Five Facts about Cinematographer Gregg Toland
Hello, dear readers. I thank you for joining me on this most joyous of days. No, I am not just talking about this lovely lazy Sunday. I am talking about June 29th: National Camera Day! Today we celebrate any and all things camera-related, including pictures, films, and the people who make them. And to contribute to that celebration we here at CMH want to focus on one of classic Hollywood’s, nay, one of Hollywood’s most influential cameramen in general: Greg Toland. So without further ado, here are 5 fun facts about Cinematographer Gregg Toland.
Pictured: Gregg Toland. Not pictured: Gregg Toland at 27. The internet has let me down for the first time.
In 1931, Toland was given his first assignment as lead cinematographer. At the age of 27, he became the youngest first Cameraman in Hollywood history. So yes, you can pretty much call him a boy genius…or at least one hard-working young man.
Yes, the camera blimp was just about as big as real blimp.
In the days of silent cinema, motion-picture cameras were incredibly loud, making whirly, clicking noises. This did not matter, of course, when movies were silent but posed a big problem once sound was introduced. Toland then invented a soundproof housing blimp that enclosed the camera; this silenced the whirling and clicking noises thus allowing more movement and artistic freedom to the directors.
Toland championed the use of deep focus cinematography, which means that all the planes of the image, from the foreground to the background, are all in sharp, crisp focus. He achieved this by helping to develop his own lenses, film stock and lighting techniques.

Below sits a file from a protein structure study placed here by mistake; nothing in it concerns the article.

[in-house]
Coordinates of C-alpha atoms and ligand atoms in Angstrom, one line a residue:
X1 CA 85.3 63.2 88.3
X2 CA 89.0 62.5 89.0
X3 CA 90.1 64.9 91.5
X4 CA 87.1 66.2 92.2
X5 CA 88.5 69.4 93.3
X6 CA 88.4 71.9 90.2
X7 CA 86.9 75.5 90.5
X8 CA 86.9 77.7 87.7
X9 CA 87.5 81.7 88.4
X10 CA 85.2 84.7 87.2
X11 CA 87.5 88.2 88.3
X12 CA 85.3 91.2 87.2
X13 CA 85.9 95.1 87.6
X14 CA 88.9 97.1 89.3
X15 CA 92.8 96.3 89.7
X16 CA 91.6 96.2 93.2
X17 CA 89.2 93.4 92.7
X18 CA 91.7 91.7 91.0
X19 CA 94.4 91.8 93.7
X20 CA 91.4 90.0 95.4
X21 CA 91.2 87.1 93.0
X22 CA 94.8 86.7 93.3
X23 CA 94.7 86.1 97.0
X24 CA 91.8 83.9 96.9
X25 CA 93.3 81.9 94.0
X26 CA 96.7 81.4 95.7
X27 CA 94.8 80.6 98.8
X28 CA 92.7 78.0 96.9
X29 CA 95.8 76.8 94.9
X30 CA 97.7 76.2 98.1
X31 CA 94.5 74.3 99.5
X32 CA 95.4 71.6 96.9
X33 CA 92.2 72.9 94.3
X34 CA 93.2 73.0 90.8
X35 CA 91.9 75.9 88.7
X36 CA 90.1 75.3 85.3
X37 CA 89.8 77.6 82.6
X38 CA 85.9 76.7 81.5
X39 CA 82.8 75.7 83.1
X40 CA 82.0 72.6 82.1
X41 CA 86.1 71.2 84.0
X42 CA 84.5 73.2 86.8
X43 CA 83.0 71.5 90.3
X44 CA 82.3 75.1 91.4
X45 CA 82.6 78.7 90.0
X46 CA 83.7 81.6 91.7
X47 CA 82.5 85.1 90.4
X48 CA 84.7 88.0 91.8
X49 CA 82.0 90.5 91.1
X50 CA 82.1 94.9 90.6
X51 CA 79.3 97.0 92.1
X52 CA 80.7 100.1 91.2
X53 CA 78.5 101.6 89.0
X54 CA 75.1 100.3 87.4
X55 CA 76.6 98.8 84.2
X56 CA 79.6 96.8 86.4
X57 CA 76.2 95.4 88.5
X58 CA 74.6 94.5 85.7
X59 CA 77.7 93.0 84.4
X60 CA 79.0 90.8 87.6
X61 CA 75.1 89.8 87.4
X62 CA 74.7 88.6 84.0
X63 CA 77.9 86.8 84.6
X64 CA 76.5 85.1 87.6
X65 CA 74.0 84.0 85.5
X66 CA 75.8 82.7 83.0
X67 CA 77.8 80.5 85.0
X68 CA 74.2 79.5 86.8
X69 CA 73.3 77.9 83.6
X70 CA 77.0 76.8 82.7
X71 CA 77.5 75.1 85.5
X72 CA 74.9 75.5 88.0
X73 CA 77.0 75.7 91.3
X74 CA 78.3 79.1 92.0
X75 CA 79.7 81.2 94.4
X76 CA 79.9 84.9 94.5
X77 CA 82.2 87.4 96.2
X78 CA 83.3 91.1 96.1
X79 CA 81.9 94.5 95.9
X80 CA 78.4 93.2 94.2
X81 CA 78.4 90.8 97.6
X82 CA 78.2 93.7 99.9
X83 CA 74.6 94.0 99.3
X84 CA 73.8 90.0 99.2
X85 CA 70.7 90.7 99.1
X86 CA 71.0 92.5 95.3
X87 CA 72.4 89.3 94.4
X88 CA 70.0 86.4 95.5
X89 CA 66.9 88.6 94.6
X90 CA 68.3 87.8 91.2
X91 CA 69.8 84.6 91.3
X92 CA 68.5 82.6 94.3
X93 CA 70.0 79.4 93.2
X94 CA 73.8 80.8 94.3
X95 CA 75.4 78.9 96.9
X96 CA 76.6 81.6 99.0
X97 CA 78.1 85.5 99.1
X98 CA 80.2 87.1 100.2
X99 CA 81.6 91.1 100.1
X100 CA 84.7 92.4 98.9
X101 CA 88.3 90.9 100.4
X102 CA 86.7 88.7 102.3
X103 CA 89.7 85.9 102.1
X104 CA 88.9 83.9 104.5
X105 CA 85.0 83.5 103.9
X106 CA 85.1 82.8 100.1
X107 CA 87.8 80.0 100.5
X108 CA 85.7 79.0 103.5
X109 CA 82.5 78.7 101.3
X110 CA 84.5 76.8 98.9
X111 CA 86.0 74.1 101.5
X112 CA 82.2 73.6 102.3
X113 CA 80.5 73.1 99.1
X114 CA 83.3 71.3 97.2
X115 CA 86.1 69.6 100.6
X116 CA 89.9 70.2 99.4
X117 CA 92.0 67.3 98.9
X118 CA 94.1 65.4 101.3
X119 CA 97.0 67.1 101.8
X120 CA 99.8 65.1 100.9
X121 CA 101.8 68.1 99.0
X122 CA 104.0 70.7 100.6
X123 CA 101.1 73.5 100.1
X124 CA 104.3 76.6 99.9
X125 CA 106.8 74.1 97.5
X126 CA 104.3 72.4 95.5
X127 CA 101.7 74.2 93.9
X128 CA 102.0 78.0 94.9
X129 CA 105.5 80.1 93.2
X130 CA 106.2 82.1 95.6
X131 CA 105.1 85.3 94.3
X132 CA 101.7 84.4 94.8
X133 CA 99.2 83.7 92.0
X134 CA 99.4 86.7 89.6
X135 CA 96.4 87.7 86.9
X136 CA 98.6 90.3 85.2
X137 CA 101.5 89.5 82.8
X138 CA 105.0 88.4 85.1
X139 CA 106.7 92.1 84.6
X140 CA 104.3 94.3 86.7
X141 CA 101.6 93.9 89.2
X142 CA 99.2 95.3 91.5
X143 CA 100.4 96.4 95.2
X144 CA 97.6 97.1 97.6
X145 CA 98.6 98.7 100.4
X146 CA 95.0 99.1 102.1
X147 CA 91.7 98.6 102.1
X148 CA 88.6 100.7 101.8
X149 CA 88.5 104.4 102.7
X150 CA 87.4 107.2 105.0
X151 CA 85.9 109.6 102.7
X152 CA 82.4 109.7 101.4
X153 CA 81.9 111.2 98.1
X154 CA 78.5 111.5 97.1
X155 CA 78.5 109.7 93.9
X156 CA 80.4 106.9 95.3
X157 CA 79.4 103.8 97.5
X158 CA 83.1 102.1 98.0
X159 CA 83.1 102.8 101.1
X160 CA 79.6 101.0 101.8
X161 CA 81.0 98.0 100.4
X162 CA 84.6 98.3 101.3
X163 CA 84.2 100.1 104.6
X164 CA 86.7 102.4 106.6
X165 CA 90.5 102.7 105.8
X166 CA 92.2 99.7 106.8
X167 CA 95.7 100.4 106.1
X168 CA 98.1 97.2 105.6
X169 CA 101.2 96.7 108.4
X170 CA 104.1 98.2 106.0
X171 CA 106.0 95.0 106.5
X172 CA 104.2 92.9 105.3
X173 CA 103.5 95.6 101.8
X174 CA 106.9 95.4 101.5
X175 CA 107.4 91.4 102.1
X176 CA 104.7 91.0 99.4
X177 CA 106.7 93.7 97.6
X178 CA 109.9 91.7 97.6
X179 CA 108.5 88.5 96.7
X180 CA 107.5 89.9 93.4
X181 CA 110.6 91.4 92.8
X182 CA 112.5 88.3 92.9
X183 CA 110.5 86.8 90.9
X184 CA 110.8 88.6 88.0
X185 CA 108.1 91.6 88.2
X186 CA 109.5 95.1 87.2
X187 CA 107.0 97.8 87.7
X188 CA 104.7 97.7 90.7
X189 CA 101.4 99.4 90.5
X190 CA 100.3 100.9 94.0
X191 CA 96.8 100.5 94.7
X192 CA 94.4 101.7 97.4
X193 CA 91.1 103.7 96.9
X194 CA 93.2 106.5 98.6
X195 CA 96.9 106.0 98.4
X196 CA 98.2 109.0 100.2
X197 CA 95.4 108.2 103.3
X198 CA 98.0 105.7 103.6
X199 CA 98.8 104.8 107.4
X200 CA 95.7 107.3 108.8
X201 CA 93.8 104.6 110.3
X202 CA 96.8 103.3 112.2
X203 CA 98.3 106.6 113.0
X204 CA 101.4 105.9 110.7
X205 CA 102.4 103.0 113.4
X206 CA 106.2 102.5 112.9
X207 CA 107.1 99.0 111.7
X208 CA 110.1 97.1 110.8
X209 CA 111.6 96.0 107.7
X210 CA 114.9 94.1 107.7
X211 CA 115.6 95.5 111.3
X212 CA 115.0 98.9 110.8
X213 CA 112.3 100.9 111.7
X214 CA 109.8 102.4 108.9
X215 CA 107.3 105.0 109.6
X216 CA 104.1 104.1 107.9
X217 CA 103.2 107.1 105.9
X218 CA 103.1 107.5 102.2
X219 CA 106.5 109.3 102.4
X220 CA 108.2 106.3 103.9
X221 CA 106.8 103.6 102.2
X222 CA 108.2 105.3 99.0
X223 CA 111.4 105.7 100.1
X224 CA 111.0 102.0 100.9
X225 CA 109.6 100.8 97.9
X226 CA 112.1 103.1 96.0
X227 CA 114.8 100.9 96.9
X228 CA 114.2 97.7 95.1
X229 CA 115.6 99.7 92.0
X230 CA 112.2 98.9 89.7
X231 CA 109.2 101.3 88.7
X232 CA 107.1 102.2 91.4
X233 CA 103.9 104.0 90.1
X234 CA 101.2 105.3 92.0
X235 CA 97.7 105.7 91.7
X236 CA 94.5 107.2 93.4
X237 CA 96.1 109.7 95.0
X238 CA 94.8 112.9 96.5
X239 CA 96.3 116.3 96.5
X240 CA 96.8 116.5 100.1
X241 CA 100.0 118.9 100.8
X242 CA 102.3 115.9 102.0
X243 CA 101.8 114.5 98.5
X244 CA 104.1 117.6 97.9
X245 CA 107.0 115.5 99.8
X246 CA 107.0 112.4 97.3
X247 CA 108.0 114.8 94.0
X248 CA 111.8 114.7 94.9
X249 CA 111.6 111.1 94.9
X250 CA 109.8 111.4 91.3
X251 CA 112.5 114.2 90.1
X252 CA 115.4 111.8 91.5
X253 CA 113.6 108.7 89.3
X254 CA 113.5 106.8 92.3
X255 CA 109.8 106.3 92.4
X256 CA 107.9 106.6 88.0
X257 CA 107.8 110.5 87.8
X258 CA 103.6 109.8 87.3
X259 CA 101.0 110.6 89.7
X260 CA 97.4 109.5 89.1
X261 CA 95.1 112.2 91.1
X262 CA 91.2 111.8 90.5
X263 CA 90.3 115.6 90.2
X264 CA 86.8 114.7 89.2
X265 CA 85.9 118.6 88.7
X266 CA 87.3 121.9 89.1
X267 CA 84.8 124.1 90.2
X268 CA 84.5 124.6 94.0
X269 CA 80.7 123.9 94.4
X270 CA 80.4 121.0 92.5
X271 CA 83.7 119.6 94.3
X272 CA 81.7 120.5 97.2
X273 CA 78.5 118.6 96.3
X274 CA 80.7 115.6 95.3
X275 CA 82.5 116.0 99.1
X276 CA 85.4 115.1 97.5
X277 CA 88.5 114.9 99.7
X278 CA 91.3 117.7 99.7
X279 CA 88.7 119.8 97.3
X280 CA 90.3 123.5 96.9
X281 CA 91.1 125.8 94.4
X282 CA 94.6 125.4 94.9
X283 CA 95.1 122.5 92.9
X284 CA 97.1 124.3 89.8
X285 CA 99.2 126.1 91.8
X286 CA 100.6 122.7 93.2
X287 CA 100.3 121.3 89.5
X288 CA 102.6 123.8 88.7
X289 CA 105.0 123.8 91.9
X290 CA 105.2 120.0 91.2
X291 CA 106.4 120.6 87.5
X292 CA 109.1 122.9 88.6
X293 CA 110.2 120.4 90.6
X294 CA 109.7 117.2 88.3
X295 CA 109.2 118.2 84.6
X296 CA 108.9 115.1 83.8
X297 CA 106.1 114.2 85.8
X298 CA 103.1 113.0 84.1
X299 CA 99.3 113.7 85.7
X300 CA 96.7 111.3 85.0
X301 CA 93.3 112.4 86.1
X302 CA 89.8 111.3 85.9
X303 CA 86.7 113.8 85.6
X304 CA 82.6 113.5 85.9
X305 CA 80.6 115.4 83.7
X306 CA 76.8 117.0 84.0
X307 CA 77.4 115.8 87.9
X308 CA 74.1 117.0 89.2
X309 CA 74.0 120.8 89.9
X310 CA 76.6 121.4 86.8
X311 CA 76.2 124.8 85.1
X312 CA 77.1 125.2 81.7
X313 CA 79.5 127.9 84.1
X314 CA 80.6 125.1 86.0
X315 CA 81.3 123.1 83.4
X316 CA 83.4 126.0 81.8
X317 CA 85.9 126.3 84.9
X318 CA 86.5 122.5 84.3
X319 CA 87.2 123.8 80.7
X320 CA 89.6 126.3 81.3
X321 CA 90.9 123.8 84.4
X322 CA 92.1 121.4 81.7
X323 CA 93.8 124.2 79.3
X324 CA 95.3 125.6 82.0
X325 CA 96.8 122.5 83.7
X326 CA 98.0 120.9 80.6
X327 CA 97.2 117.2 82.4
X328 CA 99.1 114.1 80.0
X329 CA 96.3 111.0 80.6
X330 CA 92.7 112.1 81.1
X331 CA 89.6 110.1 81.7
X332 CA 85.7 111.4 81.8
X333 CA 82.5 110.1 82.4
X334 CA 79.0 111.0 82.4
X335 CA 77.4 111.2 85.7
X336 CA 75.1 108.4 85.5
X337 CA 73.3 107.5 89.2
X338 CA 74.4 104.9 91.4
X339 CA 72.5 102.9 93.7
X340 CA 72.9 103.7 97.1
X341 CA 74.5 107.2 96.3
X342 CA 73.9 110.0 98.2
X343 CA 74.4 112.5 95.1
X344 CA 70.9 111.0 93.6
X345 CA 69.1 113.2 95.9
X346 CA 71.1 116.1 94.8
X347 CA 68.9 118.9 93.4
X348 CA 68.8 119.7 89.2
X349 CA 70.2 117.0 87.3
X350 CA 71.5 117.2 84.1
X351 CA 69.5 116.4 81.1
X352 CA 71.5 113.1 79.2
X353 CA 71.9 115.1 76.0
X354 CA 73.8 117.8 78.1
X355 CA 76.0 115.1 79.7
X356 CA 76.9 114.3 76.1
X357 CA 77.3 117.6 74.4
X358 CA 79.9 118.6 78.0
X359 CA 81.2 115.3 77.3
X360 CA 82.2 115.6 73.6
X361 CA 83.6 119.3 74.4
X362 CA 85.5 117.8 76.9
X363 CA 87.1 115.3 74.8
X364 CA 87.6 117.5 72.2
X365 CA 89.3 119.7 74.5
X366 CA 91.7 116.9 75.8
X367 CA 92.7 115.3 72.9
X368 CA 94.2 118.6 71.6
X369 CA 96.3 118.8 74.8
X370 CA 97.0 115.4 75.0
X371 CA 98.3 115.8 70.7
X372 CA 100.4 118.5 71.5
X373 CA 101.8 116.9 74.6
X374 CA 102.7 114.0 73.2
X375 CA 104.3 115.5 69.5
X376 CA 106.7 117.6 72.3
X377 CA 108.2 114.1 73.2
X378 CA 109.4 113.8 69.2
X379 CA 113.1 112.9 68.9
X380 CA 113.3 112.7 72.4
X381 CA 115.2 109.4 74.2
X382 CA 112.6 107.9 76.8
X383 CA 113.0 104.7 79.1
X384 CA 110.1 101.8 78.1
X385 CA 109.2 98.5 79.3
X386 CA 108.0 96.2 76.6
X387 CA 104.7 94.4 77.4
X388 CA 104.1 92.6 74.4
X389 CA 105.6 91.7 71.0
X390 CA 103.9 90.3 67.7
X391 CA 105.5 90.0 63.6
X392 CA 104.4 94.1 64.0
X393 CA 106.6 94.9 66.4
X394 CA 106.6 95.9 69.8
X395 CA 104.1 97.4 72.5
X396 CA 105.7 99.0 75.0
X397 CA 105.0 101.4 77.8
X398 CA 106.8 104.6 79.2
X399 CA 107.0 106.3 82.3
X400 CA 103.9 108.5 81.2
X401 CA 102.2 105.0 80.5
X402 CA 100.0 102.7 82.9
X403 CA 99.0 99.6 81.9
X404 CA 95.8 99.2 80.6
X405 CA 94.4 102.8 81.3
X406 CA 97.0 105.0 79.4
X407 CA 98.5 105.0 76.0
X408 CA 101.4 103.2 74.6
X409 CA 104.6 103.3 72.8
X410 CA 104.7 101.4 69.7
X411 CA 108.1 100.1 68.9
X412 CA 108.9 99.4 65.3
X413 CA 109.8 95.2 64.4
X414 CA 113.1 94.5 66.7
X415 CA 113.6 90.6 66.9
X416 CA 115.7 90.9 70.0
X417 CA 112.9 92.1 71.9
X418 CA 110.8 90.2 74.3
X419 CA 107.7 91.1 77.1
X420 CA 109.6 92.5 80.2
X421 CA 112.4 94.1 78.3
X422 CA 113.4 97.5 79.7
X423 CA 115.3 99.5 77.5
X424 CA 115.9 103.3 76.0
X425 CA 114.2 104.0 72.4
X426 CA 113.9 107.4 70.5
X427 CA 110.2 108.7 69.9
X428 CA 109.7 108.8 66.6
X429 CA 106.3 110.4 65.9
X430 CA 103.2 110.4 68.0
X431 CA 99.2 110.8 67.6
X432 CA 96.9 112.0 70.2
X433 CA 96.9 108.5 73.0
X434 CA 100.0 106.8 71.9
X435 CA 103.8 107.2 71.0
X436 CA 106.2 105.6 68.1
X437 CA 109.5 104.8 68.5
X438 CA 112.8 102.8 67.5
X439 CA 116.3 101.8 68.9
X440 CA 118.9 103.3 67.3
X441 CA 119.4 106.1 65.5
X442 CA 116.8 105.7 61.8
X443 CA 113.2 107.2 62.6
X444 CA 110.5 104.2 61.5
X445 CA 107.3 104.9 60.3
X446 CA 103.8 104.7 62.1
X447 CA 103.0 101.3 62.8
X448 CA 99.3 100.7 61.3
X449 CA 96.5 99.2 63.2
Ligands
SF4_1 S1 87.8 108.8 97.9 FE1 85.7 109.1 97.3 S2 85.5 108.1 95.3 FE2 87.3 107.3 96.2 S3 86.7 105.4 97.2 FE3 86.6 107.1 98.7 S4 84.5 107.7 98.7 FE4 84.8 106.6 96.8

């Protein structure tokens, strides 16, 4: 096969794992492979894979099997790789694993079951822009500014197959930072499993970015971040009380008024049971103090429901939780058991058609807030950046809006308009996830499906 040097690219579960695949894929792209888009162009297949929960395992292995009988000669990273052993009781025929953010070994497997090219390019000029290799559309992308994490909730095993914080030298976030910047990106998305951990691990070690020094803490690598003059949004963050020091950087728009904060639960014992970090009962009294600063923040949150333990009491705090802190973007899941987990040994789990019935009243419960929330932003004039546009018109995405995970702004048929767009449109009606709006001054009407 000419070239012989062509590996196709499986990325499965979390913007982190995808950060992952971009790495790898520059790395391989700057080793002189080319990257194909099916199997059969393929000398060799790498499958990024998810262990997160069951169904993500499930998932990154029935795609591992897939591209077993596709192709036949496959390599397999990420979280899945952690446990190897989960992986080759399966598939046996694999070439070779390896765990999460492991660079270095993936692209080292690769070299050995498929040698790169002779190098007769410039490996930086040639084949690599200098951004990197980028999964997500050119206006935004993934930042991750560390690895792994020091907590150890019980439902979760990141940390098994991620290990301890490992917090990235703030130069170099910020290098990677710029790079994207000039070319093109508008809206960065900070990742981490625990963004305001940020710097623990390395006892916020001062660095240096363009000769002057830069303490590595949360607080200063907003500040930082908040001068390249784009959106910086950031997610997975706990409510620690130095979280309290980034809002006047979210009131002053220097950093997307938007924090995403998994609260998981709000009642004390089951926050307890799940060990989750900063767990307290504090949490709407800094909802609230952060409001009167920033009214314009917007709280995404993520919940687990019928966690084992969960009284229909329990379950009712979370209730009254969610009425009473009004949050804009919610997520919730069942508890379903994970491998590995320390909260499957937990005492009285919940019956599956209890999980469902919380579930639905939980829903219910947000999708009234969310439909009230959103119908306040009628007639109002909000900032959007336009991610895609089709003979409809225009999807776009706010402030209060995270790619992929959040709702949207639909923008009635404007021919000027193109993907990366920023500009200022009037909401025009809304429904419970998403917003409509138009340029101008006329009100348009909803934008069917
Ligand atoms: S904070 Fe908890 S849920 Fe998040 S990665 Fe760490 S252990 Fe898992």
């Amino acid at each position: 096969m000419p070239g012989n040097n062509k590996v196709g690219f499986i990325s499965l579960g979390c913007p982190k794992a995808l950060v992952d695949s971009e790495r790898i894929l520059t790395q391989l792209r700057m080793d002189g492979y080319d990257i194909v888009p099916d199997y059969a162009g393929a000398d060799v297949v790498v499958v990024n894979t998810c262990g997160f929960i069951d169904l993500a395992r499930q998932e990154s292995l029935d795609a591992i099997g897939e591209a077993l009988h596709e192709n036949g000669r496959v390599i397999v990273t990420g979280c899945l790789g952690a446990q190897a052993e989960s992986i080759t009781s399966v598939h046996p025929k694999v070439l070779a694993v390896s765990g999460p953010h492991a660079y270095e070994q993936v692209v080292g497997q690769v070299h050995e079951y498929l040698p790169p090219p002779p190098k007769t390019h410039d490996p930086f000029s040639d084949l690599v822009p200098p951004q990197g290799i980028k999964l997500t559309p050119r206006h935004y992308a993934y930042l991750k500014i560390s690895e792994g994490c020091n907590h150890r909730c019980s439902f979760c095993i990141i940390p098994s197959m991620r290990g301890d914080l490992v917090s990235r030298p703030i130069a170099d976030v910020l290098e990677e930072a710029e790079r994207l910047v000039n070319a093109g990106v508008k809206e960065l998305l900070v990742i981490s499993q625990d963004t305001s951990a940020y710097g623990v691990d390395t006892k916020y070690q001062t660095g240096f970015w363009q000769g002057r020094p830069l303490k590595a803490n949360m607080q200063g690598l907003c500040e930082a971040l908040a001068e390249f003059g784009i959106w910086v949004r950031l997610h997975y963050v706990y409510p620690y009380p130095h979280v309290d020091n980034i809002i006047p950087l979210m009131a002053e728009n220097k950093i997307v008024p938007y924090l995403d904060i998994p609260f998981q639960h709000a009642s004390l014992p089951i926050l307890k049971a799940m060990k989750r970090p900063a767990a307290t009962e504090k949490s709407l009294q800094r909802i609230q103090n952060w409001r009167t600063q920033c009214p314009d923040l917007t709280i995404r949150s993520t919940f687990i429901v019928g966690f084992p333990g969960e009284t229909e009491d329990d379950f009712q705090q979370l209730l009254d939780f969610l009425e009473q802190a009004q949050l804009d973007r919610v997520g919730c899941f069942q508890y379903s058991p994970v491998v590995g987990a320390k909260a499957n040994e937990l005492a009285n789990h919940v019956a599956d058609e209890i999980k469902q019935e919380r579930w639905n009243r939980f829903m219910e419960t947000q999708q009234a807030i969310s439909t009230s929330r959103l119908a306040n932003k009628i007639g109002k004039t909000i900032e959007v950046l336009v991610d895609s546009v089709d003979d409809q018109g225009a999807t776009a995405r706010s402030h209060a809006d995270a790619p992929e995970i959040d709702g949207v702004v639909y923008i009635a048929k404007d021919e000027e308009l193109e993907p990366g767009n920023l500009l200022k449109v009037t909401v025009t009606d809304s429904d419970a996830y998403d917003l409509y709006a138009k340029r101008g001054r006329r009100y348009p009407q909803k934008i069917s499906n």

Gregg Toland at his favorite place: on set with William Wyler.
According to many of those he worked with, Toland was happiest when on set and was prone to depression when not working on a project.
The Other Boy Genius.
Toland is as responsible for Citizen Kane as Orson Welles…kinda. Because Kane was Welles’ first film, he knew he needed a strong cinematographer to help him create his vision. With free reign to experiment as he pleased, Toland used deep focus-photography, ceilinged sets, low-angle lighting, and extreme POV shots that the film is now famous for. All of these techniques then allowed for Welles to stage entire scenes in one shot, thanks to the freedom of movement that the deep-focus lens allowed. Welles was so impressed and thankful for Toland’s contribution to the film that he did something rare in the World of Hollywood: he gave Toland equal screen credit to himself, placing both the cinematographer and the director on the same title card.
Minoo Allen for Classic Move Hub